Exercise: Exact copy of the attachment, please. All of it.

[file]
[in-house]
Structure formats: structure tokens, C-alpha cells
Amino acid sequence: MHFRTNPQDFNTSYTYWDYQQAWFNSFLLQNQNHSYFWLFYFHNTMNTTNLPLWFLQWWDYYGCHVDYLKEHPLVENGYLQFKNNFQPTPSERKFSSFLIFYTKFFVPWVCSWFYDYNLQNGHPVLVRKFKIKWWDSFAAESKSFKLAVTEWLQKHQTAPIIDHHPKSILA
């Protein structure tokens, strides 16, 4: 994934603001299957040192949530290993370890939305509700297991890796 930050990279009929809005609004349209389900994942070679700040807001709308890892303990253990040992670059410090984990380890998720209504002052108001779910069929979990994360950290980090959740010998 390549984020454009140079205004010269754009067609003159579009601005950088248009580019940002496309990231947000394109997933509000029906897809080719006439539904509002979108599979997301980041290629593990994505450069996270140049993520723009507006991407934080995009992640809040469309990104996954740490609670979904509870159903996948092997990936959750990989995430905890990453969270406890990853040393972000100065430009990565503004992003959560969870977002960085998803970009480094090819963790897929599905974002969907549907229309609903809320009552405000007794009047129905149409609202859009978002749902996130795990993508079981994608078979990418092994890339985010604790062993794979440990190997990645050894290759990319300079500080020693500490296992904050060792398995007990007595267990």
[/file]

[in-house]
Structure formats: structure tokens, C-alpha cells
Amino acid sequence: MHFRTNPQDFNTSYTYWDYQQAWFNSFLLQNQNHSYFWLFYFHNTMNTTNLPLWFLQWWDYYGCHVDYLKEHPLVENGYLQFKNNFQPTPSERKFSSFLIFYTKFFVPWVCSWFYDYNLQNGHPVLVRKFKIKWWDSFAAESKSFKLAVTEWLQKHQTAPIIDHHPKSILA
């Protein structure tokens, strides 16, 4: 994934603001299957040192949530290993370890939305509700297991890796 930050990279009929809005609004349209389900994942070679700040807001709308890892303990253990040992670059410090984990380890998720209504002052108001779910069929979990994360950290980090959740010998 390549984020454009140079205004010269754009067609003159579009601005950088248009580019940002496309990231947000394109997933509000029906897809080719006439539904509002979108599979997301980041290629593990994505450069996270140049993520723009507006991407934080995009992640809040469309990104996954740490609670979904509870159903996948092997990936959750990989995430905890990453969270406890990853040393972000100065430009990565503004992003959560969870977002960085998803970009480094090819963790897929599905974002969907549907229309609903809320009552405000007794009047129905149409609202859009978002749902996130795990993508079981994608078979990418092994890339985010604790062993794979440990190997990645050894290759990319300079500080020693500490296992904050060792398995007990007595267990």